NSPCC: 1 In 5 Children Are Victims Of Cyber Bullying

If you ever get into a conversation about information security with someone who doesn’t work in the sector then it is quite likely that they will assume that you are looking to protect business assets in some way. And, for the most part, they wouldn’t be wrong.

But infosec is far more wide reaching than that and encompasses the protection of other assets too, some of which are far more personable and valuable than mere data.

I am, of course, talking about our kids.

But what about our children?

What are we doing to ensure that they maintain their own privacy on the net? And what are we doing to keep them safe online?

Where kids are concerned their safety on the internet may well go far beyond keeping viruses off their computers and ensuring that they use good, strong passwords. Their sanity, even their very lives, may be at stake.

Now, according to new research by children’s charity the NSPCC, the number of youngsters who have had a negative experience online in the last year is, perhaps, much higher than you would think with almost 1 in 5 saying that they had been victims of cyber bullying.

Claire Lilley, NSPCC: “It’s unbearable to think any young person should feel there is no other option but to end their life because of bullying on social networking sites.”

The report, which comes in the wake of Hannah Smith hanging herself after allegedly receiving abuse on ask.fm, discovered that the bullying largely took the forms of unwanted sexual comments, online stalking and pressure to look a certain way. The NSPCC research also uncovered the fact that a large proportion of the 1,024 children surveyed were using sites such as Twitter, YouTube and Facebook despite being under the minimum age of 13.

So what can we do to protect our kids online?

I personally think that the single best tip here is to ensure that they keep their PC, laptop, etc in the living room where you can keep at least a casual eye on what they are doing. Just knowing that you are close by and taking some interest in what they are doing will prompt kids to either be careful where they go and in what they are doing, or will encourage them to share any issues that they encounter. After all, we all know how important communication is within the security field, right?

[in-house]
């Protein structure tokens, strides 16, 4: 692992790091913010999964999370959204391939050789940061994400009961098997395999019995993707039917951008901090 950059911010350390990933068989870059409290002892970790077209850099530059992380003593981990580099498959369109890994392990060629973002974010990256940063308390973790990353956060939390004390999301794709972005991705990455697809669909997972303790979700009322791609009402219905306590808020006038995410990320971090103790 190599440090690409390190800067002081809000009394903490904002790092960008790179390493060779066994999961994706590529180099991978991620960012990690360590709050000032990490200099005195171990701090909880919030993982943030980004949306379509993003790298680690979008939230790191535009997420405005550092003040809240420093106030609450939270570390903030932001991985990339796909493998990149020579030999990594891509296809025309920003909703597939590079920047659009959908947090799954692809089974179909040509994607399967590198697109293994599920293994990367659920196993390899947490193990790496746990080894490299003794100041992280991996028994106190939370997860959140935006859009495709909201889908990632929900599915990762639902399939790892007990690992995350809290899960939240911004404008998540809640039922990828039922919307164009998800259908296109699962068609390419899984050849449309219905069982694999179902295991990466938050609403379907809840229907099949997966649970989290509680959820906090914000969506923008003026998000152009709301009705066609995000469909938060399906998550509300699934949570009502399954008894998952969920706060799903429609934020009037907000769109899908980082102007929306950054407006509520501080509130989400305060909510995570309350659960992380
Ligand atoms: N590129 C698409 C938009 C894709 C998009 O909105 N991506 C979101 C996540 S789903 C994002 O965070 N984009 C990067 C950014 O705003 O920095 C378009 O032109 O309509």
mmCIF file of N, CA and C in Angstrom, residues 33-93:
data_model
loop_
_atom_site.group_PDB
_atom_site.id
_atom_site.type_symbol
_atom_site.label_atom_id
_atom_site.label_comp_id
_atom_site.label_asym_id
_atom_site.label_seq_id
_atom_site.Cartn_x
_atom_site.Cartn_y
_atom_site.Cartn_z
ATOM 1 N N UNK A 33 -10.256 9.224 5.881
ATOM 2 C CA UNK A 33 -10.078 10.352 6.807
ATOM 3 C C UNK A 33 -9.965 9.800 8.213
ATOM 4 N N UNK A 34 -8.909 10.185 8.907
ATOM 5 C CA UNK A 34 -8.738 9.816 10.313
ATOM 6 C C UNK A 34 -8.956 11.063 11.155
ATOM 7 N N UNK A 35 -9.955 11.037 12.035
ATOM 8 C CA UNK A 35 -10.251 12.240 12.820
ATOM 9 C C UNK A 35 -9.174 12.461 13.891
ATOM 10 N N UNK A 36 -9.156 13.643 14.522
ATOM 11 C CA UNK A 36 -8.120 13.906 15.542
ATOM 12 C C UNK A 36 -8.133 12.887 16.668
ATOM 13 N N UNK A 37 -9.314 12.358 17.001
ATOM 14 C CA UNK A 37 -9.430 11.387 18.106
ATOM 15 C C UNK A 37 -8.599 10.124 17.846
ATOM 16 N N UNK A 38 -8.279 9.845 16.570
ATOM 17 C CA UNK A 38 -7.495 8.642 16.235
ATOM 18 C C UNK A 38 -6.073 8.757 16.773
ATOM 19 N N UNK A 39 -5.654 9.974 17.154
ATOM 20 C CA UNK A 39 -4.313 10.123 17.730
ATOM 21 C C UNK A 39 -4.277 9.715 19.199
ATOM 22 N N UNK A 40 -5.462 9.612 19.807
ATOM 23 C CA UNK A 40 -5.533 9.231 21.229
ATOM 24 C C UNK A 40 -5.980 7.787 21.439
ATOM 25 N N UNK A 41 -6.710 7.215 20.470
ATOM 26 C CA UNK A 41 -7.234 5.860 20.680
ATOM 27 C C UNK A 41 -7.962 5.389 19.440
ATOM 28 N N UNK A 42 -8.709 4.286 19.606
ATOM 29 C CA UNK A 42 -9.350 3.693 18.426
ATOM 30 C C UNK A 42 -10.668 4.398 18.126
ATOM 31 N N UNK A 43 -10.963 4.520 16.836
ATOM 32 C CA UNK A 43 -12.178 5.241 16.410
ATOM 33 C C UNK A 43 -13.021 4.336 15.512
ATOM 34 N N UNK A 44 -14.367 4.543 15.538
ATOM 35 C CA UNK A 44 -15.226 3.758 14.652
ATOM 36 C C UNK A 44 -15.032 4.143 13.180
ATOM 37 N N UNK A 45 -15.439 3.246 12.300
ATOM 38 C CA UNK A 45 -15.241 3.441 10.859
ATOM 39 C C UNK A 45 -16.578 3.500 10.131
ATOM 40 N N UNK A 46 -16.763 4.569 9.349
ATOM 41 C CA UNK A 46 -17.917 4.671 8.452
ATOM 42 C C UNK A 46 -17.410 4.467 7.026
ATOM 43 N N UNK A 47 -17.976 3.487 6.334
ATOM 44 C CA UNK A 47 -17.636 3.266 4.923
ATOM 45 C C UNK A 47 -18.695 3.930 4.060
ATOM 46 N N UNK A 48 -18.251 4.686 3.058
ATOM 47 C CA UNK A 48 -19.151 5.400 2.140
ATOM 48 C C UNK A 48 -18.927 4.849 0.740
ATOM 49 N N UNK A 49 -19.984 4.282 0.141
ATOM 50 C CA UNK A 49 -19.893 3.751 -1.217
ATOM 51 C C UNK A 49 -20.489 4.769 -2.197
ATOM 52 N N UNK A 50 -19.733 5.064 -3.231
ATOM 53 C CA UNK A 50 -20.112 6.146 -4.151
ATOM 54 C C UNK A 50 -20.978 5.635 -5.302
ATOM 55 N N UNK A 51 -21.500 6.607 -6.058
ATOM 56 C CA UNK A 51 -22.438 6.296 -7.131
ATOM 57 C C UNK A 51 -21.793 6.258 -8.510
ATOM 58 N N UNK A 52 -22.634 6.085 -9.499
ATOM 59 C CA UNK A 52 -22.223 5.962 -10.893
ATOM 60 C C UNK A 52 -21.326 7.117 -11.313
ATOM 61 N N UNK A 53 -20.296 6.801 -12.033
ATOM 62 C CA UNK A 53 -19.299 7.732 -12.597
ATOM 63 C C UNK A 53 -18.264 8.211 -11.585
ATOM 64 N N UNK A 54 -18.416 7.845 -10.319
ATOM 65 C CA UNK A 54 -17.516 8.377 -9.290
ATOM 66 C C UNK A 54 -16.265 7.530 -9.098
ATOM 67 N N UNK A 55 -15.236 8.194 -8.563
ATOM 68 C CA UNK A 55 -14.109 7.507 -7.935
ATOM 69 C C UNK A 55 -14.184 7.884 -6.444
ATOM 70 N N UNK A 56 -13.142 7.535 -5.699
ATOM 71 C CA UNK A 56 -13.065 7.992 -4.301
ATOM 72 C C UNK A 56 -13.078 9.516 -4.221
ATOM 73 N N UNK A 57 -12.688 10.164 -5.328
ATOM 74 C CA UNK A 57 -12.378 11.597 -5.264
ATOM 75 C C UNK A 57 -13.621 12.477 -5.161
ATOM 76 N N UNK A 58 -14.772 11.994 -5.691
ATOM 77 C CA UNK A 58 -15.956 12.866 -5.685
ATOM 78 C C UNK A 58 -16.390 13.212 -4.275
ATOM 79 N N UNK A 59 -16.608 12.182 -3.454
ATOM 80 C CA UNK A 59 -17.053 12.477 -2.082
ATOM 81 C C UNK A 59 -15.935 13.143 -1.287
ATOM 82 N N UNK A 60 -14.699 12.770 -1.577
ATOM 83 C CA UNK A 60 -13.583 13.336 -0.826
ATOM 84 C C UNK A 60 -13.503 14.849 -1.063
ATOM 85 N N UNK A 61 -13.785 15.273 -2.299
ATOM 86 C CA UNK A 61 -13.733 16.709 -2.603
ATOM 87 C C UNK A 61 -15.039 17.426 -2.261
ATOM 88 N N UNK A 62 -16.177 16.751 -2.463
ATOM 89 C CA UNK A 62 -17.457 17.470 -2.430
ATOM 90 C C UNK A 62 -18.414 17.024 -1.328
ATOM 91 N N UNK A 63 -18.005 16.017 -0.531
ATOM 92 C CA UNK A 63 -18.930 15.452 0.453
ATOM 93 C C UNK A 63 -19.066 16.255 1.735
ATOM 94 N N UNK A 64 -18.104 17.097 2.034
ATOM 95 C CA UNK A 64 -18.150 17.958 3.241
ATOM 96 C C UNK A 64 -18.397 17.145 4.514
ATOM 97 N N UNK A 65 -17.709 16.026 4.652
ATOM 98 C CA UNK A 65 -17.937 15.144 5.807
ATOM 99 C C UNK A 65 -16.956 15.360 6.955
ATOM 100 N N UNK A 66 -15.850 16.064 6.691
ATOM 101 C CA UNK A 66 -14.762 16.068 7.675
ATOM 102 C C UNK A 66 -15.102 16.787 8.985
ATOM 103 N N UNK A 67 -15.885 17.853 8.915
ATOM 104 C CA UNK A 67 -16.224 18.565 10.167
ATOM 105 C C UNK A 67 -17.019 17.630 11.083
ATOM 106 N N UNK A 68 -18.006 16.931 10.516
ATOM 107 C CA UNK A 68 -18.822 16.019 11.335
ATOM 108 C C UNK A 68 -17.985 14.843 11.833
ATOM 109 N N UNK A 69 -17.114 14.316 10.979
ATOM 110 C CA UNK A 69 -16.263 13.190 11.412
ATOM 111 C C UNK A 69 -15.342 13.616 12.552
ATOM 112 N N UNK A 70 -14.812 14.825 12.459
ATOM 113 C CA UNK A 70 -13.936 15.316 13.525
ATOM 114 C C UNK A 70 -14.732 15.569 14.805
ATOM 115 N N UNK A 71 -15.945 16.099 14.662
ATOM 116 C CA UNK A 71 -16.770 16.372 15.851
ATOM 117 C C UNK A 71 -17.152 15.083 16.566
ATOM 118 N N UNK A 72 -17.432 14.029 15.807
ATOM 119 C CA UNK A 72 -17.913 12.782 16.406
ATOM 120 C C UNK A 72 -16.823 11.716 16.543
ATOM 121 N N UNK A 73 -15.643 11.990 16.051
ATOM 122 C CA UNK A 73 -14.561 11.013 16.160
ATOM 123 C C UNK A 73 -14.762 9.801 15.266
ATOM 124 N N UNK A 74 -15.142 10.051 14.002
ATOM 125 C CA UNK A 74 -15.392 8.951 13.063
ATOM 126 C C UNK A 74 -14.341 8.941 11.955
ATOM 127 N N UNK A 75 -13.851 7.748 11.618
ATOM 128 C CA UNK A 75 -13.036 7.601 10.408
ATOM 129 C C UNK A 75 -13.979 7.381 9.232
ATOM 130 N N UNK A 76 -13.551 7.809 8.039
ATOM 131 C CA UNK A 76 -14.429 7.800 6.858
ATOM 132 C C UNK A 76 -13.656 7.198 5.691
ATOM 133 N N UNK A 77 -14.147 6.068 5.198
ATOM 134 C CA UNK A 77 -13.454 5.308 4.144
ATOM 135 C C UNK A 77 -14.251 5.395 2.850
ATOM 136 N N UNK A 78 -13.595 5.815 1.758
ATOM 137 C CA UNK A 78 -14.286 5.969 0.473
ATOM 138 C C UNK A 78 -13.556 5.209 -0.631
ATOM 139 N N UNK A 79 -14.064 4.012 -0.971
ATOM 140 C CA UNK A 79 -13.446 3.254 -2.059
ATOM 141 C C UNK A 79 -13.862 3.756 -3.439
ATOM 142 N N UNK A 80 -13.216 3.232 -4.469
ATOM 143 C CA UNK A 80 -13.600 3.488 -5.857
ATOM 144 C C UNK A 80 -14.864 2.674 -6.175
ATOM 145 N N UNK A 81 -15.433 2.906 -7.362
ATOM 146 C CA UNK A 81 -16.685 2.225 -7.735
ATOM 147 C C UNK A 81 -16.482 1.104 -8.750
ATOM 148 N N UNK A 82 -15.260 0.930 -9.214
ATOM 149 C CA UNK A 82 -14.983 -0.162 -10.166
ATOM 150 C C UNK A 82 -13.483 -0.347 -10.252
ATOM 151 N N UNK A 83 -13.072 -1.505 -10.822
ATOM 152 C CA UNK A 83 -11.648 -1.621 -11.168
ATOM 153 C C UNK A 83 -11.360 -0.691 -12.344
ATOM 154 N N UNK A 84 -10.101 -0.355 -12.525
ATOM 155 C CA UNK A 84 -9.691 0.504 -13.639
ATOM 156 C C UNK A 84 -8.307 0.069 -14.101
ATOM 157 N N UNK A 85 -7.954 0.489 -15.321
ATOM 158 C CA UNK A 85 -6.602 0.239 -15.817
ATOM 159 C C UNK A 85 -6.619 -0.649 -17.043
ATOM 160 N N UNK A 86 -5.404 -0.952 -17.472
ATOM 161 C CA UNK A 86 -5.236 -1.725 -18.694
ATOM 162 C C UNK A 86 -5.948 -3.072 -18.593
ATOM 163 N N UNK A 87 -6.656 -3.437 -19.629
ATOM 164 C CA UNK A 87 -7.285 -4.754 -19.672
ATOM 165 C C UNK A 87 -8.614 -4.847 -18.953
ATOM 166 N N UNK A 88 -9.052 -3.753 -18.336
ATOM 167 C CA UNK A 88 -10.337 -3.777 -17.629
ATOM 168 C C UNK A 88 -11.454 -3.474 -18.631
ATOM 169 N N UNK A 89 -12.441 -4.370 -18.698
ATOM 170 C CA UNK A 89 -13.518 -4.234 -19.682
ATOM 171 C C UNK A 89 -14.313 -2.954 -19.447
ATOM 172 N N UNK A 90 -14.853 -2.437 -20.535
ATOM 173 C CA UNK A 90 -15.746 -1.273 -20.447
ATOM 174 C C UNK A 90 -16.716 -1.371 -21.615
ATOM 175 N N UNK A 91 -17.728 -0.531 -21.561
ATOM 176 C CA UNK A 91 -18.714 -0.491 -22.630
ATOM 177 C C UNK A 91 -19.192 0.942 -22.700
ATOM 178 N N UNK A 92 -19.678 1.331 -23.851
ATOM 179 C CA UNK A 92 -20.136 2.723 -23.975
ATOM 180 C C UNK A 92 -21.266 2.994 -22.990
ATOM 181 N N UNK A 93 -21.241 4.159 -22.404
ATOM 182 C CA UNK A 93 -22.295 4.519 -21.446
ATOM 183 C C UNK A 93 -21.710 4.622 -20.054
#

However, there will always be times when children do surf the web without supervision. The advent of tablets and smartphones makes it far too easy for them to disappear into bedrooms and other locations where you cannot possibly be expected to know what they are up to at all times. For this reason I think it is useful to know some of the warning signs to look out for to tell whether you kids are being bullied. Many of these will be much the same as real life bullying, i.e. at school –

  • Their school grades have dropped
  • They suddenly start failing tests that you know they should have passed
  • They seem preoccupied or bothered about something
  • Their sleep pattern becomes different – either sleeping too long or nowhere near enough
  • They become irritable or are quick to anger
  • They exhibit signs of insecurity in place of previous confidence – bullying almost always damages one’s self-esteem
  • Spending far more (or far less) time online may be an indication that they are either reacting to, or avoiding, some sort of issue

By keeping track of what your children are doing online, and monitoring their behaviour and moods, you should be able to give yourself a chance at least of detecting problems before they lead to tragedy or long-term issues.

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  1. […] Muson, en SecurityWatch, se hace eco de la noticia y aporta una lista de posibles comportamientos de los niños que pueden […]

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